Oh, and Rynski, that was a felony no-knock warrant in Detroit. The grandmother tried to take the pistol away from the officer and she caused it to accidently discharge, striking her grandaughter, who was sitting on the couch.
    Question: Which would you rather have in your hand if you were serving a felony no-knock warrant on a murder suspect?
    1. A bouquet of roses?
    2. A 9mm Glock pistol?
    Yer pal, Ferrari Bubba

    • Rynski says:

      hiya ferraribubba,
      i’d go with the glock…not putting blame on the cops with that one – but i also hate that an innocent kid had to get shot. thanks for add’l info.
      as for the ‘question authority’ people – i hear ya! i’ve heard several stories where people who were pulled over for something simple piped up with their POV – usually an angry and rebellious POV – and ended up in handcuffs.
      cool to hear majority of officers you worked with were fine officers.

    • homers says:

      What’s this “you better answer my questions” stuff?
      Do you know any defense attorney who won’t advise you to say NOTHING?
      ANYTHING you say CAN and WILL be used against you.

  4. Jim Kelley says:

    Police officers have drawn their weapons on me on a couple of occasions. i was never offended due to the nature of the events that were surrounding the situation. I remained calm kept my hands visible, answered their questions and consented to their search.
    1. I did not want shot
    2.I was not the threat and wanted them to know that for themselves.
    Perpetrators lie (imagine that), Drunk and stoned perpetrators do really stupid things, like think they are some lone warrior in a video game and try to hurt Police Officers. One of the biggest problems today is “sucide by cop”. People in great mental distress can’t kill themselves so they enlist Police Officers to do it for them by acting stupidly aggressive towards others in the hope they are killed thus relieveing them of the responsibility of their own death. Police Officers are avery special group of people, thye make decisions every day the average person may never make in their lifetime. The bar is hgih for them and they accept that. Sometimes they fail. But they fail less as a group than most any other profession including Doctors. So give them the benefit of the doubt. I have met only a handful that probably should not have a badge to backup their gun. The rest are some of the finest humna beings you can possibly encounter in a day.

    • Rynski says:

      thanks for input, jim.
      i agree that it’s a tough job with high standards – and folks who many times meet those standards.
      …and good for you on keeping your cool when it was needed A LOT! the ‘suicide by cop’ thing is awful…but apparent in some cases.

  5. ajinaz says:

    I think pulling a few cases and making an argument is problematic. If bad things happen to you when you know your rights and stand up for them or If you don’t know your rights then you should. If you know your rights and still consent to search, questions without probable cause then everyone suffers sooner or later. Other than that its difficult to generalize about the state of affairs. Of course a botched type raid on your home your attorney argues your rights posthumous in many cases.

    Documenting and reviewing all the cases is what is needed. These links aren’t comprehensive by any means but you begin to see patterns of so called unintended consequences regarding our national and local policies.  
    Google: 2009 NPMSRP Reporting Maps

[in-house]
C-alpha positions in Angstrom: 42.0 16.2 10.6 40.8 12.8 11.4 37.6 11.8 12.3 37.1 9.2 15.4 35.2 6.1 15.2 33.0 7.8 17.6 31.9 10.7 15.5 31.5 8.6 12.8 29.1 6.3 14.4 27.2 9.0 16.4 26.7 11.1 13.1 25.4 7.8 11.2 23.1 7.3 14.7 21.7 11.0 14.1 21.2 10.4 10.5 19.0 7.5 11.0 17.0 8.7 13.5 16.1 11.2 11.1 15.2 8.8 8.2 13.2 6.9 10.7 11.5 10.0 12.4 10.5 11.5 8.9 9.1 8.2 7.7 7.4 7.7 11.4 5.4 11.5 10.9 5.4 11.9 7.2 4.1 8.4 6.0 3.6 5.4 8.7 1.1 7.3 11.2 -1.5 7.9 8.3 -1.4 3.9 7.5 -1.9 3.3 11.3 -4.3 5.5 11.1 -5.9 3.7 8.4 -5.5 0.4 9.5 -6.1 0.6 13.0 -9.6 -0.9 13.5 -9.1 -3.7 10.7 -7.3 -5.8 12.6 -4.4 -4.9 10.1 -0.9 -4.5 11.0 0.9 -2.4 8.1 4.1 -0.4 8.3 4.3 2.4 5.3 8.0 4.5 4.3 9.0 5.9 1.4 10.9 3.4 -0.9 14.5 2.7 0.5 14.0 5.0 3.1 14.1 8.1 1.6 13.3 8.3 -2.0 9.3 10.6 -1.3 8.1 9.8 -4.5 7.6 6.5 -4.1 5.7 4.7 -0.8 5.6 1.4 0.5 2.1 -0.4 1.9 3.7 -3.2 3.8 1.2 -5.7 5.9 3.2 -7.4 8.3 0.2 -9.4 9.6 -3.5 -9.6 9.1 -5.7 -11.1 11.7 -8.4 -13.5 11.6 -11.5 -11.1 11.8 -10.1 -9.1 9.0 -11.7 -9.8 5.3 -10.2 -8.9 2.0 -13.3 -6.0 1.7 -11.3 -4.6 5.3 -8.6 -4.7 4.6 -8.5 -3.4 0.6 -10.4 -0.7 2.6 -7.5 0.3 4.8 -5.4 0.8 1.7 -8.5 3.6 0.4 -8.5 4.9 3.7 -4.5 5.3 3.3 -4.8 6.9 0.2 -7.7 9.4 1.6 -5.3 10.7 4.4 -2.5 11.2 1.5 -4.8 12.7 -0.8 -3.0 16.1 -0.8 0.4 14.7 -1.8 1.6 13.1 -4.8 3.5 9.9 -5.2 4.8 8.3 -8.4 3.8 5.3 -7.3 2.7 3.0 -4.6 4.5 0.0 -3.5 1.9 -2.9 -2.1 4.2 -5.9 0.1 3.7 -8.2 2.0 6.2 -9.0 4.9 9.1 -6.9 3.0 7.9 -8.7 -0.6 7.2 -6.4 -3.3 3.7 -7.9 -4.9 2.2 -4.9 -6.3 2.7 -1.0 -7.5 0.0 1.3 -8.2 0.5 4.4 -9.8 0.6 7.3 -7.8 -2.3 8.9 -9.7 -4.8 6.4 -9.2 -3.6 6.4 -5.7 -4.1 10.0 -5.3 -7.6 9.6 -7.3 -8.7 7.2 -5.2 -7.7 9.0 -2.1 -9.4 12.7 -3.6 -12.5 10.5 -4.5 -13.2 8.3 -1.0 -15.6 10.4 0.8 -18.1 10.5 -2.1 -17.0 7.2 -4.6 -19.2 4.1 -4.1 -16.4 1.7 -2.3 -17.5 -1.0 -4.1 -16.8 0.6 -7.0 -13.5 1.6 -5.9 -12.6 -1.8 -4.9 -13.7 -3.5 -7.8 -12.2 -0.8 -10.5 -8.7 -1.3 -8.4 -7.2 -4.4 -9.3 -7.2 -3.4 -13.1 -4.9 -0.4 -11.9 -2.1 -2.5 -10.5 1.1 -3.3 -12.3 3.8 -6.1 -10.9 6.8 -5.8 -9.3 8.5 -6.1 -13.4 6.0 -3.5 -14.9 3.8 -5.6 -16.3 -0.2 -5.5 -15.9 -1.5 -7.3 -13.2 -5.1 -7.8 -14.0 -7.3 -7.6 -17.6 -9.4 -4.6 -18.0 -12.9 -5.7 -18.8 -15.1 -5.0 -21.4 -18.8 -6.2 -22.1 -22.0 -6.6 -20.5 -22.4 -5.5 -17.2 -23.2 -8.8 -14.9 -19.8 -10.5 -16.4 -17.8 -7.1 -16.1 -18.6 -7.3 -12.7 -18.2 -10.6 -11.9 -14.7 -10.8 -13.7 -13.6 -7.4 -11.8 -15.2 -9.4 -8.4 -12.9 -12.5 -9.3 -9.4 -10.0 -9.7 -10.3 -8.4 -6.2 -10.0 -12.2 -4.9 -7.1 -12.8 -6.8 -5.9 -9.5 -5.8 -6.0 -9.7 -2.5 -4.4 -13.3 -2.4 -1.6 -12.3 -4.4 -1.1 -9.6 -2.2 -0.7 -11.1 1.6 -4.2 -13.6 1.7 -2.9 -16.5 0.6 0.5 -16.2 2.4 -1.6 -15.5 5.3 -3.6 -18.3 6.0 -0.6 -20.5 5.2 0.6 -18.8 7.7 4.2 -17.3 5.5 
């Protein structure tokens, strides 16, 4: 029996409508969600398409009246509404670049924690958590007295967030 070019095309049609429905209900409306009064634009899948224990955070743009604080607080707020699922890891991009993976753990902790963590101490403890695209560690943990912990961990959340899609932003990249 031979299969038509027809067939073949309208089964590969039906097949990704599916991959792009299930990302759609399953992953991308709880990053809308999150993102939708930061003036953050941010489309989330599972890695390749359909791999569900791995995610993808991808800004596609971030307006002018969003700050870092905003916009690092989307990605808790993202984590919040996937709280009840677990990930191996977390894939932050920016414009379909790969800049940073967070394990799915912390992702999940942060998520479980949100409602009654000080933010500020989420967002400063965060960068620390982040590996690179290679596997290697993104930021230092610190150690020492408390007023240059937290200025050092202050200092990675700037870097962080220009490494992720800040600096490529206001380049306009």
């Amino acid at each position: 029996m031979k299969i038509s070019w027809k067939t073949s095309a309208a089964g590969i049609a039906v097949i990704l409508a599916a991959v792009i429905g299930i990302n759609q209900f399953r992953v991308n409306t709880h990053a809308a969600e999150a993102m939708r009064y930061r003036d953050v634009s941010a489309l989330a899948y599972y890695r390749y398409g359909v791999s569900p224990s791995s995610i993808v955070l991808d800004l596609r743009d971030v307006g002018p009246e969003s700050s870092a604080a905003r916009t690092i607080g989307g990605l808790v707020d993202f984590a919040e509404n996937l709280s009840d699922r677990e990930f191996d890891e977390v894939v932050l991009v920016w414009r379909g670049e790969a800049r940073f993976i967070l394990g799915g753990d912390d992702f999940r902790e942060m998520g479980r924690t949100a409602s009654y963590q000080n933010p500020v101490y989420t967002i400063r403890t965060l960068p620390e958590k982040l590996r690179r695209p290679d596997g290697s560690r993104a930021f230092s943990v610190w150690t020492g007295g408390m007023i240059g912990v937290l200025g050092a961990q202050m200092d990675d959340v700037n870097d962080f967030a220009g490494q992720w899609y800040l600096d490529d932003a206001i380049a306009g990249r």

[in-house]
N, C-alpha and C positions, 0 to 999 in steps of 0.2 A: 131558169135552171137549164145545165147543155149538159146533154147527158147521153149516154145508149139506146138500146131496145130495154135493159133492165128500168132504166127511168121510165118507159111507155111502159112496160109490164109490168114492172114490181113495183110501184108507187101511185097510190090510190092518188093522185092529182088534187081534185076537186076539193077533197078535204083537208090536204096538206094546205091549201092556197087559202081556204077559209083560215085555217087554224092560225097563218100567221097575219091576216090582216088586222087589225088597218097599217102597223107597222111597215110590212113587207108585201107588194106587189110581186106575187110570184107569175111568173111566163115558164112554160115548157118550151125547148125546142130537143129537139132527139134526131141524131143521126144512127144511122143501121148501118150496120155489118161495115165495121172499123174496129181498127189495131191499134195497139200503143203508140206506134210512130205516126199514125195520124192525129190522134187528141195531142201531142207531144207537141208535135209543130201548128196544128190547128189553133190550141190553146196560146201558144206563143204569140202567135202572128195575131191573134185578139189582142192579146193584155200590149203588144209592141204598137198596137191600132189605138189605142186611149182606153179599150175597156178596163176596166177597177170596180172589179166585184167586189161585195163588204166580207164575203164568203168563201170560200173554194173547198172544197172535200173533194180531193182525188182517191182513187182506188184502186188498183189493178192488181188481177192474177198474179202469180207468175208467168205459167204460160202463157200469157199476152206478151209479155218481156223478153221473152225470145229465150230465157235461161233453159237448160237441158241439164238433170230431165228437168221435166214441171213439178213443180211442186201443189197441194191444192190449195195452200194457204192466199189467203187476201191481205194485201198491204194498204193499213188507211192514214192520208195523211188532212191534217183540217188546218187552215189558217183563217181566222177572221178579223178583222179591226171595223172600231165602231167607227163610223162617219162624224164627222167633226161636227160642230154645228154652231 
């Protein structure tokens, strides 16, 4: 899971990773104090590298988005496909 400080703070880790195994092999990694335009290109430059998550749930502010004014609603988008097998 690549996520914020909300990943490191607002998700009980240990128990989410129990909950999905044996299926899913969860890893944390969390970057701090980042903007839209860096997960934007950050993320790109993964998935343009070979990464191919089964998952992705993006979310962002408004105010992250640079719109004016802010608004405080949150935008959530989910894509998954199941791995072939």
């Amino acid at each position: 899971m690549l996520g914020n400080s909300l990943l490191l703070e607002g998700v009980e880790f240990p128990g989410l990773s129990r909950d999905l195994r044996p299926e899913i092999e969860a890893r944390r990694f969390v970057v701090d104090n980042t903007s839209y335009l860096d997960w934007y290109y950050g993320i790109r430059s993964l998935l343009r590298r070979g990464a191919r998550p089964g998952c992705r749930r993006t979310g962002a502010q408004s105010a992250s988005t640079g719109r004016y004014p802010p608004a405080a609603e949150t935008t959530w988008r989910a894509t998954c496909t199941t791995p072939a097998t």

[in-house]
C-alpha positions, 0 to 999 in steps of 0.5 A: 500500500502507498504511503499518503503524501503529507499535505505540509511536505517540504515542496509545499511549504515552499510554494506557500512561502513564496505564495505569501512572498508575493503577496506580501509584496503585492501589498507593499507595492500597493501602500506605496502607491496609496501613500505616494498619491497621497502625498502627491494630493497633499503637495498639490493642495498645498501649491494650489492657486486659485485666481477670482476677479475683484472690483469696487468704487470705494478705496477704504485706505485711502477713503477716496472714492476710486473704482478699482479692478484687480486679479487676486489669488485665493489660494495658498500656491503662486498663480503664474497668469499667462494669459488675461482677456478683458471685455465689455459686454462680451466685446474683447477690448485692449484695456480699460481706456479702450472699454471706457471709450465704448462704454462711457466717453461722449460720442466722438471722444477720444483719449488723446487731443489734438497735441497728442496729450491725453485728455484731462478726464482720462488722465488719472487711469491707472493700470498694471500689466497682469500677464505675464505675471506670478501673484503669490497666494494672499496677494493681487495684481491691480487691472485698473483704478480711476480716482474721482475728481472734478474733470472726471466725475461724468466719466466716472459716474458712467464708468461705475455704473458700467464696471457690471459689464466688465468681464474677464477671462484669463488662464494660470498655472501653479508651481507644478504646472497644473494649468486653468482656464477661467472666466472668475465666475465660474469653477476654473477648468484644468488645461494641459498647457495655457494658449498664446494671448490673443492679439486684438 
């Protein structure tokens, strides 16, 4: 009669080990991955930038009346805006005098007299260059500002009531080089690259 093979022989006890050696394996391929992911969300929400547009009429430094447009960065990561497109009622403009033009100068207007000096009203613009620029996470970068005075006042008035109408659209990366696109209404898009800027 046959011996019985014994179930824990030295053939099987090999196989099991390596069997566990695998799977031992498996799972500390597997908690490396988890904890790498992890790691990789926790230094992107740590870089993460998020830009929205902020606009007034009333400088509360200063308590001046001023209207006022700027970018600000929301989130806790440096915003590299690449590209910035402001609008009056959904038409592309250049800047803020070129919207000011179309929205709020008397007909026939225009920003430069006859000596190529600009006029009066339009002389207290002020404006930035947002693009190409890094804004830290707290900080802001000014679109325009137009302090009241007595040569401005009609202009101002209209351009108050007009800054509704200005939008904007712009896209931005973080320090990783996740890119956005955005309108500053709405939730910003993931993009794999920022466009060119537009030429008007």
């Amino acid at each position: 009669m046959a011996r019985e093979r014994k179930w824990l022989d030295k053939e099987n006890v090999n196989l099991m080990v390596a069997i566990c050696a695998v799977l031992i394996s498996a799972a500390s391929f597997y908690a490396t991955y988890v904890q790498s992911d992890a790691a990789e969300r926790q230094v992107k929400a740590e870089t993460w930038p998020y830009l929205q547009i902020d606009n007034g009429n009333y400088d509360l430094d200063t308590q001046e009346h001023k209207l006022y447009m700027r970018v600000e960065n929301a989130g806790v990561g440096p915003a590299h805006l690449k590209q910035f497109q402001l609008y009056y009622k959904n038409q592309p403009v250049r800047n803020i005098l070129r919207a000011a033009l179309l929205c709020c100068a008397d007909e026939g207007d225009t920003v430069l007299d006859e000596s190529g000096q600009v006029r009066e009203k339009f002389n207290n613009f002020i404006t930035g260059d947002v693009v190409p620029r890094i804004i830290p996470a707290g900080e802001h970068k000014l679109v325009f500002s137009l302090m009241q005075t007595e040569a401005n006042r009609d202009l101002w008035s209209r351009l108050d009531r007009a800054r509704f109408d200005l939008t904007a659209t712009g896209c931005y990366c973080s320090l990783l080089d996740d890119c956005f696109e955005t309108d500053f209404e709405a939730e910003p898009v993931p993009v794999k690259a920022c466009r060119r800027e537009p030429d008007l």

Google: CATO Botched Paramilitary Police Raids

    ——————-
    Democracy is two wolves and a lamb voting on what to have for lunch. Liberty is a well-armed lamb contesting the vote.
    ~Benjamin Franklin

    • Rynski says:

      hi ajinaz,
      good points on standing up for your rights – and knowing them.
      this article was written more to elicit discussion than to make a far-reaching and analytical argument. agreed that a MUCH more in-depth look at situations would be needed for that.
      thanks for the links – and the awesome franklin quote – very funny!

  6. radmax says:

    Hi Rynski! A deranged non responsive woman with a large knife. eek! 🙂
    My question is; if you are shot ‘several’ times, how the heck can you have non life-threatening injuries? Either this cop was the reincarnation of Annie Oakley or he was shooting BB’s at her. 😉
    My dad was a TPD cop and he only fired his gun twice in 24 years, both lethal.
    He also advised me that if you are going to shoot, make damn sure the shot counts, you may not have another chance.
     

    • Rynski says:

      heya radmax!
      agreed – deranged, non-responsive woman with large knife does, indeed, merit an EEK. haha.
      i was thinking of WHERE she was shot several times, perhaps, could have led to the non-life-threatening nature of it all – maybe she was hit in the toe and pinkie?
      that’s a heck of a record for your dad – only two shots in 24 years. also good advice on making the shot count. his record shows he lived by that advice.

    • Jim Kelley says:

      We used to have a saying, I’m sure many still adhere to, It is better to be judged by twelve than carried by six.

  7. TopSarge says:

    Talk about stretching to find an anti-law enforcement story. And damned late at that. Can’t you do any better than this. Spend your energy investigating how Tucson has no unbiased TV or newspapers…how about the enormous hole our chickensh*t mayor and city council acquiescing to liberal extortion…see, there are real stories out there, not some distorted misinformation wanting to elicit sympathy for yet another criminal.

    • Rynski says:

      anti-law enforcement? sympathy for criminals?
      wow – you would be good at poetry analysis and literary deconstructionism if you can read all that into the post. have you dabbled with any metaphysical poets yet? i’d highly recommend john donne for such analysis.
       

  8. Ellis says:

    This is the most idiotic article ive ever read possibly.
    The police are the  rich mans army and exist only to protect property.
    They are an absolute scourge. For you to defend them, quote only their side of the story and make a ramboesque quote up for one of their murders (goodybye hoppler) is to dance on the graves of the citizens and especially child who these pigs murdered.
    It will be a good day when the police once again fear the citizens instead of vice versa.
    Until then we must know our rights.
    Self defense is a must.